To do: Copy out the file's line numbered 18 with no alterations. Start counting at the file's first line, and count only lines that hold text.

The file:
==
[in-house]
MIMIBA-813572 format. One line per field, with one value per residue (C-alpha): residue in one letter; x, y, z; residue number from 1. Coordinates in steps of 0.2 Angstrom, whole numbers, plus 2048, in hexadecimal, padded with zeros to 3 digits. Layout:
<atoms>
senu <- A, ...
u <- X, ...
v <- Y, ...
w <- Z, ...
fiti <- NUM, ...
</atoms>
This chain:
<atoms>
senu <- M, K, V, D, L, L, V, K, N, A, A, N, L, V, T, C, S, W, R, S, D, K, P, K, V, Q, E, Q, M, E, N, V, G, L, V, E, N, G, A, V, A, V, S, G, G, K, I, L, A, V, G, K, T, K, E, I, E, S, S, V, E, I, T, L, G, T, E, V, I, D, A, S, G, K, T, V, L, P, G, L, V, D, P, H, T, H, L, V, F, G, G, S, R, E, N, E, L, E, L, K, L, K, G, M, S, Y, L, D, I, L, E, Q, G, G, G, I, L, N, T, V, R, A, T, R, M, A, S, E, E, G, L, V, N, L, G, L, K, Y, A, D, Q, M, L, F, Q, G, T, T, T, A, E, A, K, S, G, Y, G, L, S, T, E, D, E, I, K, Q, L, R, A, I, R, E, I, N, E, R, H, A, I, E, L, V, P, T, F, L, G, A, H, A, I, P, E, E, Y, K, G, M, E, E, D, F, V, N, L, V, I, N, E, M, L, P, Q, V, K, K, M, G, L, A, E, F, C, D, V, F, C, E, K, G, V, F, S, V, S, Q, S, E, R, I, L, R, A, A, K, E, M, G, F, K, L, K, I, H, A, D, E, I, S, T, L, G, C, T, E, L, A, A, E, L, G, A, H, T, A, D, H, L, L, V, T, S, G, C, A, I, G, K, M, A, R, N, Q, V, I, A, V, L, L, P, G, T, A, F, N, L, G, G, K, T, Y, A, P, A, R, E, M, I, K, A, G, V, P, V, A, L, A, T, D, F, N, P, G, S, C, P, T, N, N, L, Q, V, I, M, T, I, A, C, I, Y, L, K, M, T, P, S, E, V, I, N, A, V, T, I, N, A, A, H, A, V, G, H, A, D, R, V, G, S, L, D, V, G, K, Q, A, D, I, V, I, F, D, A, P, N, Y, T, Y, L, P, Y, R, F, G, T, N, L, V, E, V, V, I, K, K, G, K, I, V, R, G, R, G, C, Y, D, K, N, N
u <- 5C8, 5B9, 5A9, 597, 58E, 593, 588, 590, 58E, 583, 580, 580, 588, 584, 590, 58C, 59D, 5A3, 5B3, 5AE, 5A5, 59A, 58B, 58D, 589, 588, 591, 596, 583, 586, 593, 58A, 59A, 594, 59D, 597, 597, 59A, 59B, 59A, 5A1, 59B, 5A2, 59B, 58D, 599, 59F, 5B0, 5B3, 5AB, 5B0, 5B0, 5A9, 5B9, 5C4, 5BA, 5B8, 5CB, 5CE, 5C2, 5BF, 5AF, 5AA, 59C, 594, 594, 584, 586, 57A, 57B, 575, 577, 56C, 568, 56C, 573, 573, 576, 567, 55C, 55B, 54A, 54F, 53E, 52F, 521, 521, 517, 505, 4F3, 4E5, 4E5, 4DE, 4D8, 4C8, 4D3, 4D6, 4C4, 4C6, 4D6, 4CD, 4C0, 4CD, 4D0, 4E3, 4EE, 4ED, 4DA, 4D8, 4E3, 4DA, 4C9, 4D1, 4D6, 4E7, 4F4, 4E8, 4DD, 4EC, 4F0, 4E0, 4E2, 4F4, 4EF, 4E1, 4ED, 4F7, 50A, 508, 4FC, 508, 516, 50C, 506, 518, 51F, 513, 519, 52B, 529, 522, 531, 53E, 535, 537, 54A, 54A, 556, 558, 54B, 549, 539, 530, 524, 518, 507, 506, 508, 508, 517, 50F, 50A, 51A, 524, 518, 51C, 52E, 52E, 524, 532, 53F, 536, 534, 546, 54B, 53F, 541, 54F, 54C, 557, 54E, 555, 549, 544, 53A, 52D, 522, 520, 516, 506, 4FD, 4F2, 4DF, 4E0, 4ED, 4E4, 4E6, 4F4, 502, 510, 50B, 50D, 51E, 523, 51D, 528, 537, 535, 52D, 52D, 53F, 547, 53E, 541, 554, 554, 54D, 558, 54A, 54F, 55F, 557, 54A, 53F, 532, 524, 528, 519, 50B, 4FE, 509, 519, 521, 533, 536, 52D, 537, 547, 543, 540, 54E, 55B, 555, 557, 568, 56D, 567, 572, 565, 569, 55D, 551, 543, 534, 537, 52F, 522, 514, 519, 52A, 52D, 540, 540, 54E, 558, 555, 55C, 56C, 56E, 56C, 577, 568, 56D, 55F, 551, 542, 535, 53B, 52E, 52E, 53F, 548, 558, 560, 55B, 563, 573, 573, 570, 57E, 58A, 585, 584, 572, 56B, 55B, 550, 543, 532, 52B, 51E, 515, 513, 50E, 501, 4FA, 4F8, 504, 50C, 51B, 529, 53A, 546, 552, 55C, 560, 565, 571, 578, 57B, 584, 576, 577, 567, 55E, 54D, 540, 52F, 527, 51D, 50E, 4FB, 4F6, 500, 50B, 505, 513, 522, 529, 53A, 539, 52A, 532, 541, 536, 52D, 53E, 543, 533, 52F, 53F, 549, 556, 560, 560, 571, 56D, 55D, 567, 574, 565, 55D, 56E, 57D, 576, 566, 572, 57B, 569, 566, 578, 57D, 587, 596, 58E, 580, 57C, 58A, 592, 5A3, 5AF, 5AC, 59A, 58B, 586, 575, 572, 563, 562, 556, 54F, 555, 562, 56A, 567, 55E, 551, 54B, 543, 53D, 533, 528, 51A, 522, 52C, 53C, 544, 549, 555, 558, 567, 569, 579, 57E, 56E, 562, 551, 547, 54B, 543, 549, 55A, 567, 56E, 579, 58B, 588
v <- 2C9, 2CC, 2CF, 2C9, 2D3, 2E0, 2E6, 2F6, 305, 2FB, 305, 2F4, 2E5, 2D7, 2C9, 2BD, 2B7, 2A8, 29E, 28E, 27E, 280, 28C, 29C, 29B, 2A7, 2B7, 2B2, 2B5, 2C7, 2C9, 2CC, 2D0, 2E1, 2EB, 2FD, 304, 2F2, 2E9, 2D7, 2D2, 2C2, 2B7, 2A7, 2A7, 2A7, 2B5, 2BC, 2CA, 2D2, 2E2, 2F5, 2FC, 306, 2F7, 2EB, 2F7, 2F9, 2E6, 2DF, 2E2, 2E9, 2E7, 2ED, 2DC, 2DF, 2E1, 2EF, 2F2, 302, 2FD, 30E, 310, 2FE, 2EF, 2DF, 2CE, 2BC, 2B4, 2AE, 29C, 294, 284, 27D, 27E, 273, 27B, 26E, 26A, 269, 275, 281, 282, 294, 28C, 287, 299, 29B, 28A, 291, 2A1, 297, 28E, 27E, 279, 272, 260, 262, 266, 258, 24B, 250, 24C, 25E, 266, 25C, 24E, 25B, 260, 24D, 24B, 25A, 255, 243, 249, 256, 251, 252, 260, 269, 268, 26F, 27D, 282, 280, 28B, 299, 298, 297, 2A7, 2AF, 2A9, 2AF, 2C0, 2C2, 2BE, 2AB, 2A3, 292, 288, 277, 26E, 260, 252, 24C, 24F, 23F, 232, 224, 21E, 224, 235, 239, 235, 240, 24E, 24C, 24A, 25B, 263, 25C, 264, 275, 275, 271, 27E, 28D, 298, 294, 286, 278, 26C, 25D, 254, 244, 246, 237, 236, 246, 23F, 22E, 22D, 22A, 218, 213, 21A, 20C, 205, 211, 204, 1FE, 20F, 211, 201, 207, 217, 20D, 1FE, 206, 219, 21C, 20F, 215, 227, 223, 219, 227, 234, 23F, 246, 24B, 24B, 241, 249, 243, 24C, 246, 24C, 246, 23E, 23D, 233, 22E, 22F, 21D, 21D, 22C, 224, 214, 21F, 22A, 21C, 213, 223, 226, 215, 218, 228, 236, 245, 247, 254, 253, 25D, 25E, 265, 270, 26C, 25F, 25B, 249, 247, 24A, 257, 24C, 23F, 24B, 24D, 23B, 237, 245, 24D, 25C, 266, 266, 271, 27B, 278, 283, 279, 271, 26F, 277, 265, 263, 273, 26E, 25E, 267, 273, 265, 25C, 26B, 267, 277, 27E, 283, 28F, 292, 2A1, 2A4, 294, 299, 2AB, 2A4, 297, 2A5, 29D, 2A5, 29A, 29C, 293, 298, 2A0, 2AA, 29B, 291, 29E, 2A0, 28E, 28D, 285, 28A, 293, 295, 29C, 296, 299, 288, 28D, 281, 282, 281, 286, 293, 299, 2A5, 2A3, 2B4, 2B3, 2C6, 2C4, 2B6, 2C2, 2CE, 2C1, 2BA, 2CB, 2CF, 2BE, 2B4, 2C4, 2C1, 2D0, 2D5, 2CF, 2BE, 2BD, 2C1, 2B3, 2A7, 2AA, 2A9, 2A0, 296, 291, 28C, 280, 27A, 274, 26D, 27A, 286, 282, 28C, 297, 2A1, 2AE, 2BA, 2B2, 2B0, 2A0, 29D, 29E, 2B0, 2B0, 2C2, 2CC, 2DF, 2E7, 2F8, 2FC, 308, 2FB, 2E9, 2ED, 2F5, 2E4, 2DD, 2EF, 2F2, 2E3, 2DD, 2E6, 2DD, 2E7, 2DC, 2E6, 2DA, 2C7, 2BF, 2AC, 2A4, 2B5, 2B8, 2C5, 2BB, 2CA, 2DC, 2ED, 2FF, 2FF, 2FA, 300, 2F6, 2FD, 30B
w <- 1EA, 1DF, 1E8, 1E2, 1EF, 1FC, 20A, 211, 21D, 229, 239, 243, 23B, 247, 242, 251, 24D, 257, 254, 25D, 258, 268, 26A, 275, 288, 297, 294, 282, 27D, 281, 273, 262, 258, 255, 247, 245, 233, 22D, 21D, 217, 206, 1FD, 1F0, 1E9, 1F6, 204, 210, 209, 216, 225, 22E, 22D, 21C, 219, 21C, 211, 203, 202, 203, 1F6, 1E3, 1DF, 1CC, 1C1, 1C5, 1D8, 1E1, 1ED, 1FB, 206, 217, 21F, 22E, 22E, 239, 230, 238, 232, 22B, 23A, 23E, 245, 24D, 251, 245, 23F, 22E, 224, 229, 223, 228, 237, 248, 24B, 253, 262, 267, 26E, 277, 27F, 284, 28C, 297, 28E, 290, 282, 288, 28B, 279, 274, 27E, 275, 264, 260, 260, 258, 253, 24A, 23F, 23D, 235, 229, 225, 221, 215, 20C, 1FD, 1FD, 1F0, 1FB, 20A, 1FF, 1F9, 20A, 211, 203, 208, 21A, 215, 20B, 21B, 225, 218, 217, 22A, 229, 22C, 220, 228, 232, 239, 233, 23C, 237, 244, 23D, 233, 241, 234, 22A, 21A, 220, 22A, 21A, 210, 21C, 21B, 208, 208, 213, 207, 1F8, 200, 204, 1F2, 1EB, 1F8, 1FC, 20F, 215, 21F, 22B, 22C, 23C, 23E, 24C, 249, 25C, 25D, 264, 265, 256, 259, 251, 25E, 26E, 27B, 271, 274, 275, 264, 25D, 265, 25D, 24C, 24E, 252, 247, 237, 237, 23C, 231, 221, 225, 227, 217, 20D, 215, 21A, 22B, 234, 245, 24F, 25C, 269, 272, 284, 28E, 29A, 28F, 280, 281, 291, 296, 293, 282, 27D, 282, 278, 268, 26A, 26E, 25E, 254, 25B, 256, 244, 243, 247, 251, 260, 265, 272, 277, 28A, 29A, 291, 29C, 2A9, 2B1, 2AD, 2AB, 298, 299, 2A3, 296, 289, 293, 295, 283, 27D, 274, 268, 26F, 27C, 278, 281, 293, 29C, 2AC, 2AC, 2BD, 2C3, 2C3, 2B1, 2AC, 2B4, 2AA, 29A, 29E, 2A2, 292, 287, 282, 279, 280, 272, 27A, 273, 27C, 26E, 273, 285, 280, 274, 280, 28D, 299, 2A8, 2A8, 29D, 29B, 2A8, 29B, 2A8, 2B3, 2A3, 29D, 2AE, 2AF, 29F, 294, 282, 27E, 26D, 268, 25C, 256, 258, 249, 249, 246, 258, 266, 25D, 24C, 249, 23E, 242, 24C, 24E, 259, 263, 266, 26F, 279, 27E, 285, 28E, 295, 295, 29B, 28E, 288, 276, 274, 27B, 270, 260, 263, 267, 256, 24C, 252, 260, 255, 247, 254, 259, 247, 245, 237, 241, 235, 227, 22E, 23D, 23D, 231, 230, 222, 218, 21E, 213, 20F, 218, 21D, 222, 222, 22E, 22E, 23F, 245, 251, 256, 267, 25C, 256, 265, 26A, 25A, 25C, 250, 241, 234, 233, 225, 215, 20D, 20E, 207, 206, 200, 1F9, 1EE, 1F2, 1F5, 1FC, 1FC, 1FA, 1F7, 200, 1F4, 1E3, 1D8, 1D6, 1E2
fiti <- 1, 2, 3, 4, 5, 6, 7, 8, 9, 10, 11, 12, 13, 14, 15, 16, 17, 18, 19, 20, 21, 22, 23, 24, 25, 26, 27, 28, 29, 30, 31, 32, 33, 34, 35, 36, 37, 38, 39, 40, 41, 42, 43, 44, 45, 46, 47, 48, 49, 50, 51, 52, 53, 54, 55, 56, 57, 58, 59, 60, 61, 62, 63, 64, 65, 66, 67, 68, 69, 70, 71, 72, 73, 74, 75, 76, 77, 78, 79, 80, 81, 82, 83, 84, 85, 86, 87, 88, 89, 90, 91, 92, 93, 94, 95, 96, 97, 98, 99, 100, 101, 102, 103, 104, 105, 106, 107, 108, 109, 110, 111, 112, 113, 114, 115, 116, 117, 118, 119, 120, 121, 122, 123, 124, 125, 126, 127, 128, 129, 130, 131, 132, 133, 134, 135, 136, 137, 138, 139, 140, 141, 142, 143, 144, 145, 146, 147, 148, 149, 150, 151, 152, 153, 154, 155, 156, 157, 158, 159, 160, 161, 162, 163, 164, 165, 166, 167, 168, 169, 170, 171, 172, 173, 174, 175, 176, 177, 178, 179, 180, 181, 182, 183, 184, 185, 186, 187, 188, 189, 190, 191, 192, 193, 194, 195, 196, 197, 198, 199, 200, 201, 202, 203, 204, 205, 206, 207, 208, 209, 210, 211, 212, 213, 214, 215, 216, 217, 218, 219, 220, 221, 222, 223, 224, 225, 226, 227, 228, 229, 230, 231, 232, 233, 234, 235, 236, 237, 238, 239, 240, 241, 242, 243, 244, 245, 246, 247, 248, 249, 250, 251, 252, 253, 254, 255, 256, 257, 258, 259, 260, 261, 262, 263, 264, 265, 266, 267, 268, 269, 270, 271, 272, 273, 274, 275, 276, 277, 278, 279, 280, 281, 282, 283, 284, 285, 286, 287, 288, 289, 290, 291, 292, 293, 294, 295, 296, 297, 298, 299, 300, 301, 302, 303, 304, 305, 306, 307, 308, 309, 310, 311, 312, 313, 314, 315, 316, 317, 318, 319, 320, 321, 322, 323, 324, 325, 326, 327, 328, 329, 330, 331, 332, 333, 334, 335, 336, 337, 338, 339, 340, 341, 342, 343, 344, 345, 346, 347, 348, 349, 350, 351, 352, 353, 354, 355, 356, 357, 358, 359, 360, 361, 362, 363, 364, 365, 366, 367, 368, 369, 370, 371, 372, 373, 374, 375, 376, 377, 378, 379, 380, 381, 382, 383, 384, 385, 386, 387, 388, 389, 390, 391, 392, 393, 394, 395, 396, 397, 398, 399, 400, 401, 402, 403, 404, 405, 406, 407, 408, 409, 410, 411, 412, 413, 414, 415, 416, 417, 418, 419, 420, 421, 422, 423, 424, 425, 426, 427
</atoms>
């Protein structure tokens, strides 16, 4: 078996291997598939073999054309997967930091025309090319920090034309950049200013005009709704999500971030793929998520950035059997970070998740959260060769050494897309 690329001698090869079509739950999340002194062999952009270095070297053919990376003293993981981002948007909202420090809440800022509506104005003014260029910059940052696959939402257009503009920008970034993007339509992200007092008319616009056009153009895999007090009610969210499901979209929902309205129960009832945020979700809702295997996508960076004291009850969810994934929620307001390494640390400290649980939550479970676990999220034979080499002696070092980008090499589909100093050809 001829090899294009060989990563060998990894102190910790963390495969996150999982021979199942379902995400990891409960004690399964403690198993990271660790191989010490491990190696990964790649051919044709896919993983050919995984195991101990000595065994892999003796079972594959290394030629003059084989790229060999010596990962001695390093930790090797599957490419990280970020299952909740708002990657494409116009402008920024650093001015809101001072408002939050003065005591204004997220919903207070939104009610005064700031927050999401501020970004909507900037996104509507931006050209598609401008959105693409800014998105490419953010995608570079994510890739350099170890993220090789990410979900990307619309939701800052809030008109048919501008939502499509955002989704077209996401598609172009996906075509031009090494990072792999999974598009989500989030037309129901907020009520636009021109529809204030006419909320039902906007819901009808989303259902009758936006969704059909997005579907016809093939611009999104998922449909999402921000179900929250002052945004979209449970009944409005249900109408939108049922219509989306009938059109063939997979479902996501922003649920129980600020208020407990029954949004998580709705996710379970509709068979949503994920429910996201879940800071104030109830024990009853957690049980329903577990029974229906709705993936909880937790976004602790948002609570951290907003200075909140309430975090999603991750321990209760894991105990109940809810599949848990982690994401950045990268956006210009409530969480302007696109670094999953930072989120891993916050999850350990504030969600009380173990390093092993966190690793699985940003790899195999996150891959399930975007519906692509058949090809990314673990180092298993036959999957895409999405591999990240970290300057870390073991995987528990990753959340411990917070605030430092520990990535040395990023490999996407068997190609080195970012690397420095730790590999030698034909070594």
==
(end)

């Protein structure tokens, strides 16, 4: 078996291997598939073999054309997967930091025309090319920090034309950049200013005009709704999500971030793929998520950035059997970070998740959260060769050494897309 690329001698090869079509739950999340002194062999952009270095070297053919990376003293993981981002948007909202420090809440800022509506104005003014260029910059940052696959939402257009503009920008970034993007339509992200007092008319616009056009153009895999007090009610969210499901979209929902309205129960009832945020979700809702295997996508960076004291009850969810994934929620307001390494640390400290649980939550479970676990999220034979080499002696070092980008090499589909100093050809 001829090899294009060989990563060998990894102190910790963390495969996150999982021979199942379902995400990891409960004690399964403690198993990271660790191989010490491990190696990964790649051919044709896919993983050919995984195991101990000595065994892999003796079972594959290394030629003059084989790229060999010596990962001695390093930790090797599957490419990280970020299952909740708002990657494409116009402008920024650093001015809101001072408002939050003065005591204004997220919903207070939104009610005064700031927050999401501020970004909507900037996104509507931006050209598609401008959105693409800014998105490419953010995608570079994510890739350099170890993220090789990410979900990307619309939701800052809030008109048919501008939502499509955002989704077209996401598609172009996906075509031009090494990072792999999974598009989500989030037309129901907020009520636009021109529809204030006419909320039902906007819901009808989303259902009758936006969704059909997005579907016809093939611009999104998922449909999402921000179900929250002052945004979209449970009944409005249900109408939108049922219509989306009938059109063939997979479902996501922003649920129980600020208020407990029954949004998580709705996710379970509709068979949503994920429910996201879940800071104030109830024990009853957690049980329903577990029974229906709705993936909880937790976004602790948002609570951290907003200075909140309430975090999603991750321990209760894991105990109940809810599949848990982690994401950045990268956006210009409530969480302007696109670094999953930072989120891993916050999850350990504030969600009380173990390093092993966190690793699985940003790899195999996150891959399930975007519906692509058949090809990314673990180092298993036959999957895409999405591999990240970290300057870390073991995987528990990753959340411990917070605030430092520990990535040395990023490999996407068997190609080195970012690397420095730790590999030698034909070594």